Decline in mean colonization of pines by the ectomycorrhizal fungus, Rhizopogon occidentalis, with increasing distance between plant and fungal populations in pairings. To illustrate the effect of distance, plotted data are residuals from a model lacking distance effects. Black markers indicate the Ano Nuevo, California (ANCA) population of fungi (Monterey pine), grey triangles indicate the Pt. Reyes National Seashore, California (PRCA) population of fungi (bishop pine), grey squares indicate the Santa Cruz Island, California (SICA) population of fungi (bishop pine) and white markers indicate the Oregon Dunes (ORDU) population of fungi (shore pine).

Some measures of mean plant population performance, as well as mean fungal population colonization levels, varied significantly with the latitude of the population. Specifically, fungal colonization increased significantly with fungal population latitude (Fig. 6a). Variation in both RGR and root : shoot ratio was significantly better explained by a model containing both plant species and latitude as explanatory variables, compared with a model containing only plant species (RGR: Likelihood ratio = 12.3, d.f. = 1, P = 0.0005; root : shoot ratio: Likelihood ratio = 6.3, d.f. = 1, P = 0.0121). Variation in final plant leaf mass was not better explained by a model containing latitude as an explanatory variable, compared to a model containing only host plant species (Likelihood ratio = 2.8, d.f. = 1, P = 0.0943), and neither model explained significant variation in final root length. In contrast to the pattern for fungal colonization per unit root length, plant RGR significantly declined with increasing plant population latitude (Fig. 6b). Root : shoot ratio increased significantly with latitude (Fig. 6c).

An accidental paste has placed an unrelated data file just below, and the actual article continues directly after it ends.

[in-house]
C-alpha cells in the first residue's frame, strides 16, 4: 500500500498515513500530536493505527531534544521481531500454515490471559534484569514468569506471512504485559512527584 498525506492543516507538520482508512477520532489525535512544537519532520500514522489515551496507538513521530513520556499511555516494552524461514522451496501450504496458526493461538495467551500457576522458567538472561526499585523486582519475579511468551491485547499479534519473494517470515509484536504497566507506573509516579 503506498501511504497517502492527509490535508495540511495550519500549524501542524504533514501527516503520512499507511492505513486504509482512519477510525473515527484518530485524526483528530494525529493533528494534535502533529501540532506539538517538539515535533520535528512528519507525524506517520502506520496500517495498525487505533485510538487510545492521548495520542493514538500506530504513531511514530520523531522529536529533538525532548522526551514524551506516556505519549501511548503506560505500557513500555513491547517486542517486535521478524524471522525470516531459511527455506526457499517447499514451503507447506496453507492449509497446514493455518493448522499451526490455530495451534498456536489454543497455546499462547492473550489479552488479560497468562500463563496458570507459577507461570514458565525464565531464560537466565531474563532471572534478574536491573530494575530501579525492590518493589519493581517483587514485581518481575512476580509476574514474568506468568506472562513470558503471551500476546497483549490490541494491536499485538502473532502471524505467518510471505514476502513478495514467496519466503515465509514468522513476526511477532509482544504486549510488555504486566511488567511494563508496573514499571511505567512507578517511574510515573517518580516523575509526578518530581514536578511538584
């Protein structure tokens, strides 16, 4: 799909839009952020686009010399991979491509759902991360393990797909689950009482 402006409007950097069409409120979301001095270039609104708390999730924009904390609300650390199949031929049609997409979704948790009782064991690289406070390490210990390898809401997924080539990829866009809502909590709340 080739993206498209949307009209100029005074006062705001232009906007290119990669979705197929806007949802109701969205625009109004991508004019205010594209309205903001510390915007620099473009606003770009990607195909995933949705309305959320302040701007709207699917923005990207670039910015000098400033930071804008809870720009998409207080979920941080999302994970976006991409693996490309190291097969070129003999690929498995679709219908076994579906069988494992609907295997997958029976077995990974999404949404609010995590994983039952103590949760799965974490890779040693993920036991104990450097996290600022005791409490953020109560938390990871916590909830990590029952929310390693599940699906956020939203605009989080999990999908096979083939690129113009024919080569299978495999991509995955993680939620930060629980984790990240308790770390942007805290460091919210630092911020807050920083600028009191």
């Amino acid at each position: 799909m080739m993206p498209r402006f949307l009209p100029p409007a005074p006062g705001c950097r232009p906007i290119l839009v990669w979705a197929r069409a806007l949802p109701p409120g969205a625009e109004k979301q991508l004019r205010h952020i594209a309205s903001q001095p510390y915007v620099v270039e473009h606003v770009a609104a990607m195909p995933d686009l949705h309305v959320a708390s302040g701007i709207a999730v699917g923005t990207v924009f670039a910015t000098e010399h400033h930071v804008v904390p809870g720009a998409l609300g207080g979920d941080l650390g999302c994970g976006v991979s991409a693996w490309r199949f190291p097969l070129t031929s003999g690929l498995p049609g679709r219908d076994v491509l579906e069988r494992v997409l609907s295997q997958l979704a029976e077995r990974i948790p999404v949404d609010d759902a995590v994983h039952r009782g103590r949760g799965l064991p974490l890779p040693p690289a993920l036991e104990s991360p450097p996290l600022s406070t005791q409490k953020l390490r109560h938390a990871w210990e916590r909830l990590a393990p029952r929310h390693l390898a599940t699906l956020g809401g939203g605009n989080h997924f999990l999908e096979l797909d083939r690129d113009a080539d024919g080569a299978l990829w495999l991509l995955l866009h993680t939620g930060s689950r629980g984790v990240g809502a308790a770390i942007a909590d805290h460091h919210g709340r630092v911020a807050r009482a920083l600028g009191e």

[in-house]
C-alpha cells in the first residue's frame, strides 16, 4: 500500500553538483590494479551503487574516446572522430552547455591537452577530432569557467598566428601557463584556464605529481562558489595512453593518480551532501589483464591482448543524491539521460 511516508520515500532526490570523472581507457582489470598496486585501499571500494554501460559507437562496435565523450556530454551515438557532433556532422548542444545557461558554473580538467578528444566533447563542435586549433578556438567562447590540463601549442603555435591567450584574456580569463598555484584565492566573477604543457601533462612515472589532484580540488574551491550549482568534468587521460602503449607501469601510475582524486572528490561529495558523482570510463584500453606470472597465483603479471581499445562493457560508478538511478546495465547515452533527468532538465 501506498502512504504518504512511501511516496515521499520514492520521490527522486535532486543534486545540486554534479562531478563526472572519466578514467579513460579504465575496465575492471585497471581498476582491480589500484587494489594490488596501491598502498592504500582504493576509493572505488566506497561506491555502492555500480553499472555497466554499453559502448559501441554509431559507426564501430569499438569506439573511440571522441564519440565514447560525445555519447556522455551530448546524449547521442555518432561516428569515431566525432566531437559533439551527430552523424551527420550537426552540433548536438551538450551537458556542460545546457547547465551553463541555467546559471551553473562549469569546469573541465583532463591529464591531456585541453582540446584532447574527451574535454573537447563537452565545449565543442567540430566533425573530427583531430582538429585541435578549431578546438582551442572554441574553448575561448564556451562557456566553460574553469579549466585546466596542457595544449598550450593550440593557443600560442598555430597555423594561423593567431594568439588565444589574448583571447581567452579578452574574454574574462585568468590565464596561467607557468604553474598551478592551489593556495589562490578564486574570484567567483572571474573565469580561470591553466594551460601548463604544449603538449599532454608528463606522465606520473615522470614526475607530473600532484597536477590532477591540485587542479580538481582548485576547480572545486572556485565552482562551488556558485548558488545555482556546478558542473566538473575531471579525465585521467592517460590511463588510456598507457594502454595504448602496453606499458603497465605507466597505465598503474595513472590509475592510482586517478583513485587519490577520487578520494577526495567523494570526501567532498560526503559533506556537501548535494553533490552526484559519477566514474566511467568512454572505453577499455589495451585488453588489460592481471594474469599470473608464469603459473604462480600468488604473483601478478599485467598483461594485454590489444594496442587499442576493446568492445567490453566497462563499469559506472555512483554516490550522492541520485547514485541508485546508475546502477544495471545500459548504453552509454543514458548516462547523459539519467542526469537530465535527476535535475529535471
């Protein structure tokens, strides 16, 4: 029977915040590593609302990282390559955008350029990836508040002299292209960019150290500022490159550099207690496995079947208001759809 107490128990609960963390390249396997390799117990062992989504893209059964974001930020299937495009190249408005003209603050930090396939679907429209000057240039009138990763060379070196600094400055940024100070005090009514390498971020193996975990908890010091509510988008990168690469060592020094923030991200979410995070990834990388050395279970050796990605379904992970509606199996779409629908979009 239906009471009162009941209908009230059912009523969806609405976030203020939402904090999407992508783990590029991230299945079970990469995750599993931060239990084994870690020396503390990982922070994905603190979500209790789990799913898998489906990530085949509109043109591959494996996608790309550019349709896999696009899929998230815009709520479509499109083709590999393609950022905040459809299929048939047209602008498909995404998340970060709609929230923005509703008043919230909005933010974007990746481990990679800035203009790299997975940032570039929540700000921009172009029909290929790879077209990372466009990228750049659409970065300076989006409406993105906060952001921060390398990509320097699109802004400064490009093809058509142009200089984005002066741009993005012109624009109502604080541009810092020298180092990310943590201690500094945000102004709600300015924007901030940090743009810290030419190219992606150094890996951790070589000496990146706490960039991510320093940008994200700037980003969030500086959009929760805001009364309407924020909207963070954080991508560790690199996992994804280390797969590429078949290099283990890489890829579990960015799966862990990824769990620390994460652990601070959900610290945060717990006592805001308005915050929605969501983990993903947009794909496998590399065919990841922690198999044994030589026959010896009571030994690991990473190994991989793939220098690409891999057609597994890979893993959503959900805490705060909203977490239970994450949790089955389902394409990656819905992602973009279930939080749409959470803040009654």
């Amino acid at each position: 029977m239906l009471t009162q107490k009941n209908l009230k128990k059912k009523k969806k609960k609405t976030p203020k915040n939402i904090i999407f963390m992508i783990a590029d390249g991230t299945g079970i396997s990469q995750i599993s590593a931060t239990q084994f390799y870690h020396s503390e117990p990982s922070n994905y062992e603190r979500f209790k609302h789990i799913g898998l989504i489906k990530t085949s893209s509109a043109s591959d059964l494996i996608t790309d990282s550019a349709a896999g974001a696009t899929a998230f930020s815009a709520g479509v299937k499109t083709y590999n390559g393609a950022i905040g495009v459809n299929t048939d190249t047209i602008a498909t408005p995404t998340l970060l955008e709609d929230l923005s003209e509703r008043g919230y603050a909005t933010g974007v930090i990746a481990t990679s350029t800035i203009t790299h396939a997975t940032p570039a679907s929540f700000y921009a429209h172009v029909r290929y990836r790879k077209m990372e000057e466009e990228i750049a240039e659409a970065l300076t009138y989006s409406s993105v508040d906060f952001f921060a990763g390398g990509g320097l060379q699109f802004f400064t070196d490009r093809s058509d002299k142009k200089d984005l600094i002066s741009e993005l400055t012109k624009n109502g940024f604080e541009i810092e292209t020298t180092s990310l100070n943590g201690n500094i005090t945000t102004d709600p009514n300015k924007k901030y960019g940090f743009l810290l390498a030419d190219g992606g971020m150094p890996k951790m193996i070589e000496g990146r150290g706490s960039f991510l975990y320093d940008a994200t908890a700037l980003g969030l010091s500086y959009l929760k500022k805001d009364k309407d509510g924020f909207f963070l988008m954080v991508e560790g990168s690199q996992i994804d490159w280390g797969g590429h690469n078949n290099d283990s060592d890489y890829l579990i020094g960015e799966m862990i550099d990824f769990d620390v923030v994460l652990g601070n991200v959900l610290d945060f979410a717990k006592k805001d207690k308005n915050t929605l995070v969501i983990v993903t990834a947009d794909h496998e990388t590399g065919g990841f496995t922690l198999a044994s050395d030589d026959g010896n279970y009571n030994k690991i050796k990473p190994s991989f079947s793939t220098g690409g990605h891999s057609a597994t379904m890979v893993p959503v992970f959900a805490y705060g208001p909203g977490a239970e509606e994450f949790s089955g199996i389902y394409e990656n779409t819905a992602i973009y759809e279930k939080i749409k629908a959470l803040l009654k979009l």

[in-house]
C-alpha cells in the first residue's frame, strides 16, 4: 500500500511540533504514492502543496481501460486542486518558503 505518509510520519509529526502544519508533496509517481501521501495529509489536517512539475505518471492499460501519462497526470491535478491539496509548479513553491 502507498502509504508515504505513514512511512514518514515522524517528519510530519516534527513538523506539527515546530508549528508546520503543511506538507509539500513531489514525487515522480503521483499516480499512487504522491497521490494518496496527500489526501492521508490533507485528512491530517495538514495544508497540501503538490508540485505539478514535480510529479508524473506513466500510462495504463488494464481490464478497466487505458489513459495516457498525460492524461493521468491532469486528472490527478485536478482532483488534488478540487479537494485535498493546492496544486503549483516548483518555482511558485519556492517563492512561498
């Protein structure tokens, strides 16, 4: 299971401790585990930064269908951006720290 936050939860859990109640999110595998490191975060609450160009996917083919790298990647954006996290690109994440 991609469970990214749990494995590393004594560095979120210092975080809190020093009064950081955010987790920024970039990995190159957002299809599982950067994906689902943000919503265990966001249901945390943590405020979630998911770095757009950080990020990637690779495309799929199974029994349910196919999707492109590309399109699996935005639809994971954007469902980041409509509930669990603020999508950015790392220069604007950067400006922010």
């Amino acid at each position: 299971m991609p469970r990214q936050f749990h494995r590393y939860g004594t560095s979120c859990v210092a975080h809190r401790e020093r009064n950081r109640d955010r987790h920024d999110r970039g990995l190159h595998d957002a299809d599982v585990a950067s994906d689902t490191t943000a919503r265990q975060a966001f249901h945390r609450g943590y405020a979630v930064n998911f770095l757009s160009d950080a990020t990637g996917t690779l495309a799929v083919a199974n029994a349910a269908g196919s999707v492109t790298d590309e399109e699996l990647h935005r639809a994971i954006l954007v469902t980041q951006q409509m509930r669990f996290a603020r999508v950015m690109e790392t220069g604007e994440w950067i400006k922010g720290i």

Figure 6.

 (a) Increase in mean fungal population root colonization (no. of root tips per cm root length), (b) decline in mean plant population relative growth rate and (c) increase in mean plant population root : shoot ratio with increasing latitude. Black markers indicate Monterey pine, grey markers indicate bishop pine, and white markers indicate shore pine.


The geographic mosaic of ectomycorrhizal interactions

Our results suggest the presence of significant evolved geographic structure at multiple scales in the interaction between false truffles and the three pine species that dominate coastal environments along the west coast of North America. The false truffle R. occidentalis exhibits substantial variation in colonization of host roots across host plant species, among host plant populations within species, and between different host–symbiont combinations within populations (Tables 2 and 3, Fig. 3); a portion of this variation is consistent with a clinal pattern of local adaptation to hosts (Fig. 5). In contrast, variation in plant performance was substantial, but appears to have evolved in response to biotic or abiotic factors that vary with latitude.